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Story of a Breast Cancer Survivor – Laurel Erb

Publication: Fort Worth Star-Telegram, Fort Worth, TX

Breast cancer survivor and Texas Oncology–Southwest Fort Worth patient Laurel Erb was diagnosed two and a half years ago with breast cancer. Now in the survivorship stage of her cancer journey, Laurel credits cancer for giving her life purpose, to help others along the way.

Here's Her Full Story:

It all started on an ordinary day when she received "that letter" in the mail.

"My husband Merle said nonchalantly, 'looks like your annual mammogram report', which I thought would be good," she said.

But the words "questionable results requiring further examination" gave her pause to reflect on her mother who died from breast cancer in 2003.

"I immediately called to make arrangements for a more detailed mammogram and sonogram, and took the first available appointment the following day," she said. "It was concluded I would need a biopsy."

With her husband and her sister, Dana, by her side, a radiologist performed Erb's biopsy. Even though Erb believed it was only a "false alarm," her radiologist recommended she see a breast surgeon because it seemed "suspicious."

When the results of Erb's biopsy came back, it was confirmed. She had cancer.

"Those words pierced my spirit," shared Erb. "I began to feel numb. Tears pooled in my eyes while my mind swirled with so many questions and disbelief."

Erb was surprised to find that her cancer was different from her late mother's.

"Mine was hormonal with a high proliferation rate, which meant it was aggressive," she explained.

As Erb continued listening to the details of her diagnosis, she said her back yard filled with doves.

"God's sign of peace," shared Erb.

"Cancer. It's a six-letter word that makes a big impact, and yet it's not even a sentence," said Erb. "I used to think of the word 'cancer' as a death sentence. But there is life after cancer. I'm proof positive."

Even after her cancer was confirmed, Erb never said, "why me?"

"I thought to myself, 'why not me?', after all, cancer is an 'Equal Opportunity Disease.'"

Oncologists as Educators and Guides

Erb was referred to a local breast surgeon as well as Texas Oncology–Southwest Fort Worth Hematologist and Medical Oncologist Christi Aitelli, M.D., who guided her through four rounds of chemotherapy treatment.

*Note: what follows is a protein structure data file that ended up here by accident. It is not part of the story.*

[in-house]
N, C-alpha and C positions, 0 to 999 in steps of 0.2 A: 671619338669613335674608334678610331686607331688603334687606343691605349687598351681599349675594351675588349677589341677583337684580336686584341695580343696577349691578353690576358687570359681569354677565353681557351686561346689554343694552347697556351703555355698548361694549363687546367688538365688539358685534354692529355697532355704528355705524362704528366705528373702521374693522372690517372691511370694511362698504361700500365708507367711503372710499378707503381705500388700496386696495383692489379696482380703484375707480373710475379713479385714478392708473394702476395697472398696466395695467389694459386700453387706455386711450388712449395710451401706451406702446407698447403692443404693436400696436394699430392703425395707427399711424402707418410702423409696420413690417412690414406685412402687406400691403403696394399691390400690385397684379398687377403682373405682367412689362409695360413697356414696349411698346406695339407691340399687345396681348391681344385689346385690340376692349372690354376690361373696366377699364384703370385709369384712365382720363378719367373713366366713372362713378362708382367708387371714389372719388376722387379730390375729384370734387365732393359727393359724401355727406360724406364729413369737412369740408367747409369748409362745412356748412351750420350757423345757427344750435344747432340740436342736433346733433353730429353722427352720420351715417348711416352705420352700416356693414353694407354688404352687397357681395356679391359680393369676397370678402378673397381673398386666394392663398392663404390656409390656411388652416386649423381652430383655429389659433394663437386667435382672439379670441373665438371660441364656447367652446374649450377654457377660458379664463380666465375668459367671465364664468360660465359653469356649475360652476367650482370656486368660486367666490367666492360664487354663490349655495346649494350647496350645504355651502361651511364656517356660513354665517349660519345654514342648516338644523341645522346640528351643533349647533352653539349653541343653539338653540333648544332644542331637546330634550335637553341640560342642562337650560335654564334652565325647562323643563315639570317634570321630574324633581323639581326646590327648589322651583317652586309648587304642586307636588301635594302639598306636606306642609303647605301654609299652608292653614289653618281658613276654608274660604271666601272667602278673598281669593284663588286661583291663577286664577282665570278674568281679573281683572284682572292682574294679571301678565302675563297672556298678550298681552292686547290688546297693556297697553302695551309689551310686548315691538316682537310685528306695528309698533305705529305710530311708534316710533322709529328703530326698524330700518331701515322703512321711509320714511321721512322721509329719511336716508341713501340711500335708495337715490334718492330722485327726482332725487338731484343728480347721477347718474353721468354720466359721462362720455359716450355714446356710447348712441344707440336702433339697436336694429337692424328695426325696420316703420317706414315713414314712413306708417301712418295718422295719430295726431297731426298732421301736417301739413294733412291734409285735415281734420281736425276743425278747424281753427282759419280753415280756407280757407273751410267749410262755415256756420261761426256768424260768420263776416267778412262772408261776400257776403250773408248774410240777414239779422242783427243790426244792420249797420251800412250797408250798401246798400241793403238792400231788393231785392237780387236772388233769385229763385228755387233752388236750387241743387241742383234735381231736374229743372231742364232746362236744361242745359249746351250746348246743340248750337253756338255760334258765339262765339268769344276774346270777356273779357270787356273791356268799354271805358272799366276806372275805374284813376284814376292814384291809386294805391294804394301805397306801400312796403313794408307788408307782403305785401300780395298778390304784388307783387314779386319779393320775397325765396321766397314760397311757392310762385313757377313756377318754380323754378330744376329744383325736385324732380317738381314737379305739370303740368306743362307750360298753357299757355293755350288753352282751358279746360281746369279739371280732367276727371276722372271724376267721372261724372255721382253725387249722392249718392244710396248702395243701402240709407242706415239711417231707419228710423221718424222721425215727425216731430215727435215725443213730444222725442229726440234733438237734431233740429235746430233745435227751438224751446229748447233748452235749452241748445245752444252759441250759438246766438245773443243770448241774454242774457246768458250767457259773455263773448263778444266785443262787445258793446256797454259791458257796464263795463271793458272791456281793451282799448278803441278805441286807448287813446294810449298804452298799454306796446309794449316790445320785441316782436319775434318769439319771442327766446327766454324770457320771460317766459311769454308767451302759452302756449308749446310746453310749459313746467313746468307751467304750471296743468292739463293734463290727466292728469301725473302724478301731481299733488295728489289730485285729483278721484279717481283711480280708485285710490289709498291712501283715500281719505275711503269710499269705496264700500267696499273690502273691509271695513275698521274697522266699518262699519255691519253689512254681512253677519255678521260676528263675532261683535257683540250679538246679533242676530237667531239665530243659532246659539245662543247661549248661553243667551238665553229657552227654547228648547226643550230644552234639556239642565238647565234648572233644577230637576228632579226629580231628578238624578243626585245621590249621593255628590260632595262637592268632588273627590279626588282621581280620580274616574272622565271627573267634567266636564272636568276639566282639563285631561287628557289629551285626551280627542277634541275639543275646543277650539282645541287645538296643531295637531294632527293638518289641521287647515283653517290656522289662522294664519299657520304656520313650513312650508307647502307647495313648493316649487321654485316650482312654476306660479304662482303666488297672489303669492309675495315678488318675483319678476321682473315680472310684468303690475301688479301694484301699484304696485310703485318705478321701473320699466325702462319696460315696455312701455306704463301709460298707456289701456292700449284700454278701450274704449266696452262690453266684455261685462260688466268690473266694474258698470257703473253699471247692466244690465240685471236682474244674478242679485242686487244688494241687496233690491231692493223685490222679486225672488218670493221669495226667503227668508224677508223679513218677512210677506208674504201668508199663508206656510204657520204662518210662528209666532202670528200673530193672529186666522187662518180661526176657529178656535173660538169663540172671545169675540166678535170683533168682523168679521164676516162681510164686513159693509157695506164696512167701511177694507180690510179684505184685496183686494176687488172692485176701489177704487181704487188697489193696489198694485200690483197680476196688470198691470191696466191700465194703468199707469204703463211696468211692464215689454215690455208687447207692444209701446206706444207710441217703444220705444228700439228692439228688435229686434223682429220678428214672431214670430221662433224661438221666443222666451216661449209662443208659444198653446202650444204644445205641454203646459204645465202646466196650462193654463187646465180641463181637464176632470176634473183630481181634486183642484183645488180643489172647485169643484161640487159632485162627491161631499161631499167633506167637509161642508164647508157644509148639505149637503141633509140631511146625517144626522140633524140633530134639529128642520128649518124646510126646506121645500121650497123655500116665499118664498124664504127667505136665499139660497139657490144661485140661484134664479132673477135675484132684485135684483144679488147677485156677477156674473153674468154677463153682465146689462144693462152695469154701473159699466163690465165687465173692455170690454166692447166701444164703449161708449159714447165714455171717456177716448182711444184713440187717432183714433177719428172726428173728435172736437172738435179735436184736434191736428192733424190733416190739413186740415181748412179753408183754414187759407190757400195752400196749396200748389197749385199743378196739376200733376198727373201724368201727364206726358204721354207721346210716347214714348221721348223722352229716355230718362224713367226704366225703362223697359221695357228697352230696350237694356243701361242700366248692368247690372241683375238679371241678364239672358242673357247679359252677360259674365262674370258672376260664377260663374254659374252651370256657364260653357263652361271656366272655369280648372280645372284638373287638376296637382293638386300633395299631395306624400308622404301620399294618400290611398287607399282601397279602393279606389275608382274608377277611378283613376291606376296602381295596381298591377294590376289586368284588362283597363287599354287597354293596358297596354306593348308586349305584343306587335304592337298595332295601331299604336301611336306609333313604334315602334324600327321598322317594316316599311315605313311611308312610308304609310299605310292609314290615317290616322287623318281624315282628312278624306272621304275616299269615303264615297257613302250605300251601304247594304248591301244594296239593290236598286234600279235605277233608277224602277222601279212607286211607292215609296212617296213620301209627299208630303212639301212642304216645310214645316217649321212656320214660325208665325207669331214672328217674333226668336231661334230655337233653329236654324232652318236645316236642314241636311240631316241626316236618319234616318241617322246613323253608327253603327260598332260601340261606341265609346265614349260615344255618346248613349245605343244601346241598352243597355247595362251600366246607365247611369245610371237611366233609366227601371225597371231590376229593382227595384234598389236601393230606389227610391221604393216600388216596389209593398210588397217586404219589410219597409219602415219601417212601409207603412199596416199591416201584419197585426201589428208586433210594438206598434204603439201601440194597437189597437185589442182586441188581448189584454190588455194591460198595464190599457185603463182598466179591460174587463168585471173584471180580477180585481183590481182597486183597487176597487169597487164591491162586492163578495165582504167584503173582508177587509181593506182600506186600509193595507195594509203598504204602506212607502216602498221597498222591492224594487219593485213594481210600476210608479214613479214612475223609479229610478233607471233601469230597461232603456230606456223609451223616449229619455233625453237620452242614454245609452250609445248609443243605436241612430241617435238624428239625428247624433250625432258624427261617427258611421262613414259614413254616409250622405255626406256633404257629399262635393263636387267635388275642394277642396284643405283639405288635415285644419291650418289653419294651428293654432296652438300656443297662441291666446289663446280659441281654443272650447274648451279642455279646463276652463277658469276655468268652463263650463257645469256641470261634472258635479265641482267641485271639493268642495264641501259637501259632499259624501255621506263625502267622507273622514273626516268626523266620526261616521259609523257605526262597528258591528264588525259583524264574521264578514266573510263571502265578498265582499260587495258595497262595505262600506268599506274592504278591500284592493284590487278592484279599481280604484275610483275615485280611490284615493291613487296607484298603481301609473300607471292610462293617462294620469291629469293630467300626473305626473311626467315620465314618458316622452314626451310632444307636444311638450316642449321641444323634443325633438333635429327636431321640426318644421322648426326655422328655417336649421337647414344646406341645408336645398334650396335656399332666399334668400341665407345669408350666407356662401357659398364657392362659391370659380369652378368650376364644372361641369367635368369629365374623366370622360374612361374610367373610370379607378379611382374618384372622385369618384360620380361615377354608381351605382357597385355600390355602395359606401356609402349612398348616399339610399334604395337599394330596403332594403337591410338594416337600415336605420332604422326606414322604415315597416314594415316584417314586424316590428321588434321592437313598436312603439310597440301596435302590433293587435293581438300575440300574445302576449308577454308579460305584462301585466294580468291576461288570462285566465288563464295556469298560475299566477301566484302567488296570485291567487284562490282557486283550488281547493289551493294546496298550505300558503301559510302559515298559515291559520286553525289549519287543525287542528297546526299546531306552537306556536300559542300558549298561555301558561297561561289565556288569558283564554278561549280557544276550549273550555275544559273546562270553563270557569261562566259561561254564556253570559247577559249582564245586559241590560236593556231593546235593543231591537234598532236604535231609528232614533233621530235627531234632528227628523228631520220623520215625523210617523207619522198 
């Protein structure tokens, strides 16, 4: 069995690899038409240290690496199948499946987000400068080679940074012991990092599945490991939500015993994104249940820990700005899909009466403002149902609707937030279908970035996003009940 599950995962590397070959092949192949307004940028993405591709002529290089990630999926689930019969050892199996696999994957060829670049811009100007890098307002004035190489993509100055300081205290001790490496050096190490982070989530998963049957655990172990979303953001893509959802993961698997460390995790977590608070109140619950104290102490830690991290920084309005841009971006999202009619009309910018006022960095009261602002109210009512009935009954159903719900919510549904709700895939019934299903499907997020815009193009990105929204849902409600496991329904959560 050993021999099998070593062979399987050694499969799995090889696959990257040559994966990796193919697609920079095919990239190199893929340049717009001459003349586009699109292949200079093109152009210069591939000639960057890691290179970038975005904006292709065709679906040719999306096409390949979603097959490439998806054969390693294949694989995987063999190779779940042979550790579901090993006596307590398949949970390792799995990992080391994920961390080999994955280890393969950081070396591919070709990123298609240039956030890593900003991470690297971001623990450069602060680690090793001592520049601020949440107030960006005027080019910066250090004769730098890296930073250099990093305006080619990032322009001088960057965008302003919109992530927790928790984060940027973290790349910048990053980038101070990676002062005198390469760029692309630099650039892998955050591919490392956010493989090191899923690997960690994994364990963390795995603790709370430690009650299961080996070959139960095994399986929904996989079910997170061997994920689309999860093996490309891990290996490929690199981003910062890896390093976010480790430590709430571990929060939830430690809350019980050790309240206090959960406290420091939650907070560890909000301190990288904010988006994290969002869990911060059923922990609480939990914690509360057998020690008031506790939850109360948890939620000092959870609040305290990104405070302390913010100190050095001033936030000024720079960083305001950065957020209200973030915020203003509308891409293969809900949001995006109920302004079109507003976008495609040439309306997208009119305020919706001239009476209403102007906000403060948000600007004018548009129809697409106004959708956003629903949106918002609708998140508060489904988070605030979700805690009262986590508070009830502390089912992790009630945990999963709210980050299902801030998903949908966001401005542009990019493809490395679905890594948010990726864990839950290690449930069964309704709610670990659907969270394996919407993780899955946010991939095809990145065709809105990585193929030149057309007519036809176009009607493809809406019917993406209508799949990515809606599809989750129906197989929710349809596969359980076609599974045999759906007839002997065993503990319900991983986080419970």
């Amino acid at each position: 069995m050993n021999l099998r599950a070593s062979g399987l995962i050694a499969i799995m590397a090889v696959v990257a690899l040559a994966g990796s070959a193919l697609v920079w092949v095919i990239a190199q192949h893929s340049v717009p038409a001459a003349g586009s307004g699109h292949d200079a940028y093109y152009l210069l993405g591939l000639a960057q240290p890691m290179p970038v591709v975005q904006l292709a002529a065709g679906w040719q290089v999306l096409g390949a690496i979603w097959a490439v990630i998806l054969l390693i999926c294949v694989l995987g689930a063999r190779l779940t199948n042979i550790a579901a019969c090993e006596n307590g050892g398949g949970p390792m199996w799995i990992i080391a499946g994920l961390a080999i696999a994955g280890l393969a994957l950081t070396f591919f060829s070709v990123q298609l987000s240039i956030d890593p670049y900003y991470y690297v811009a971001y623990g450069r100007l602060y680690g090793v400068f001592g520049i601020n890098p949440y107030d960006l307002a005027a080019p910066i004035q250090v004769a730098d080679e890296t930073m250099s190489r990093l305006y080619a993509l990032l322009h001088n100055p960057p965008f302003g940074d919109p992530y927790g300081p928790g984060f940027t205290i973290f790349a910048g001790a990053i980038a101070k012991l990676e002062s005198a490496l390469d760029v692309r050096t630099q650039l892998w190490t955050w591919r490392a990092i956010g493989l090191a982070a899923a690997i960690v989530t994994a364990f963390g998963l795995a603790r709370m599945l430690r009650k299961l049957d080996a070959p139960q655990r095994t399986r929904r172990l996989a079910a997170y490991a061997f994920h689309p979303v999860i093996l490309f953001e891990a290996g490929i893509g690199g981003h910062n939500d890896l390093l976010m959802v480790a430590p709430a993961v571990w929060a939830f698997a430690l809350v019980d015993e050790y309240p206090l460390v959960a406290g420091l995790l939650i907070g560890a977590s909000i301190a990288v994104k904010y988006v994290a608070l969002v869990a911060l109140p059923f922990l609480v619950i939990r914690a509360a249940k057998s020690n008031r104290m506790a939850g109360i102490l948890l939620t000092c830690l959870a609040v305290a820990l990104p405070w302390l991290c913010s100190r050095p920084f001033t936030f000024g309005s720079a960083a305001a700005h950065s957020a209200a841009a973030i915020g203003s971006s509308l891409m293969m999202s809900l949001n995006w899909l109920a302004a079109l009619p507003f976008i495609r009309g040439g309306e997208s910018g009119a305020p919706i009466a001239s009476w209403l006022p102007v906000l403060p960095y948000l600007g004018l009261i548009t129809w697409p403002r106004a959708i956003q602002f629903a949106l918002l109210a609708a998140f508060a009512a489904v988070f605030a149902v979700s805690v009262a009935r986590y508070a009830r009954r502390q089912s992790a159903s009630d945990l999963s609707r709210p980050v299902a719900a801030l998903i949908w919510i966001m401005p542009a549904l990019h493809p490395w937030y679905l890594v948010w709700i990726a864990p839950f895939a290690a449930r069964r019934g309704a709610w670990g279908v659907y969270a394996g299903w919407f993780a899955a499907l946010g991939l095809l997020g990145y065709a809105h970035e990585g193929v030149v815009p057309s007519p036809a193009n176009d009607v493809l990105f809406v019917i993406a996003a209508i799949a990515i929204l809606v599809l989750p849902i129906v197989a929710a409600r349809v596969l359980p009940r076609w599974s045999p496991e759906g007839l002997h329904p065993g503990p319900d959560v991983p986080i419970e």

"I was referred to Dr. Aitelli at Texas Oncology and I praise God every day," said Erb. "She's empathetic; she listens to what I have to say. She's careful to make sure I understand everything. She's been that way from day one."

The location of her treatment was also important to Erb. "It was a lot more convenient that I could stay close to home (for treatment)," Erb said. "I have all of my family, friends, and church here. It's a huge support base, which is very important in your recovery. I'm really glad I stayed close to home. It's quite remarkable how easy it all was."

The Day of the Surgery

"Since the tumor was small, a lumpectomy was recommended," Erb said.

Surgery revealed the cancer had spread to two lymph nodes, and was therefore, stage II.

"Due to the lymph node involvement, 21 lymph nodes were removed for good measure," said Erb.

She completed four chemotherapy treatments under the care of Dr. Aitelli, followed by 33 daily radiation treatments performed by Texas Oncology–Southwest Fort Worth Radiation Oncologist Harold Freeman, M.D.

Erb was prescribed a hormone blocker that she would be required to take for approximately five years because her cancer was hormonal.

"I lovingly refer to the blocker as my 'too much woman' pill because I'm just too much woman," she said.

Living a 'New Normal' Life

"I have been cancer-free for over two years," shared Erb.

Her life after beating cancer includes eating right and exercising regularly. "I'm feeling great," Erb said. With more energy, she shared she even participates in line dancing two days a week with some friends at church.

As Erb reflects on her journey through 'Cancerville' – a term she coined during treatment – she realizes just how much her life has changed.

"I have a new normal which means no hot tubs, pedicures or manicures, and some restrictions on diet and air travel," said Erb. "I have lymphedema as a result of the lymph node removal, so I get to wear a beautiful sleeve on my left arm and gauntlet, which stimulates questions. But I see it as an opportunity to share what God has done and continues to do in my life.

Through this experience, I want to help others navigate the waters for hope, healing, and recovery."

Click here to view the full story from the Fort Worth Star-Telegram.

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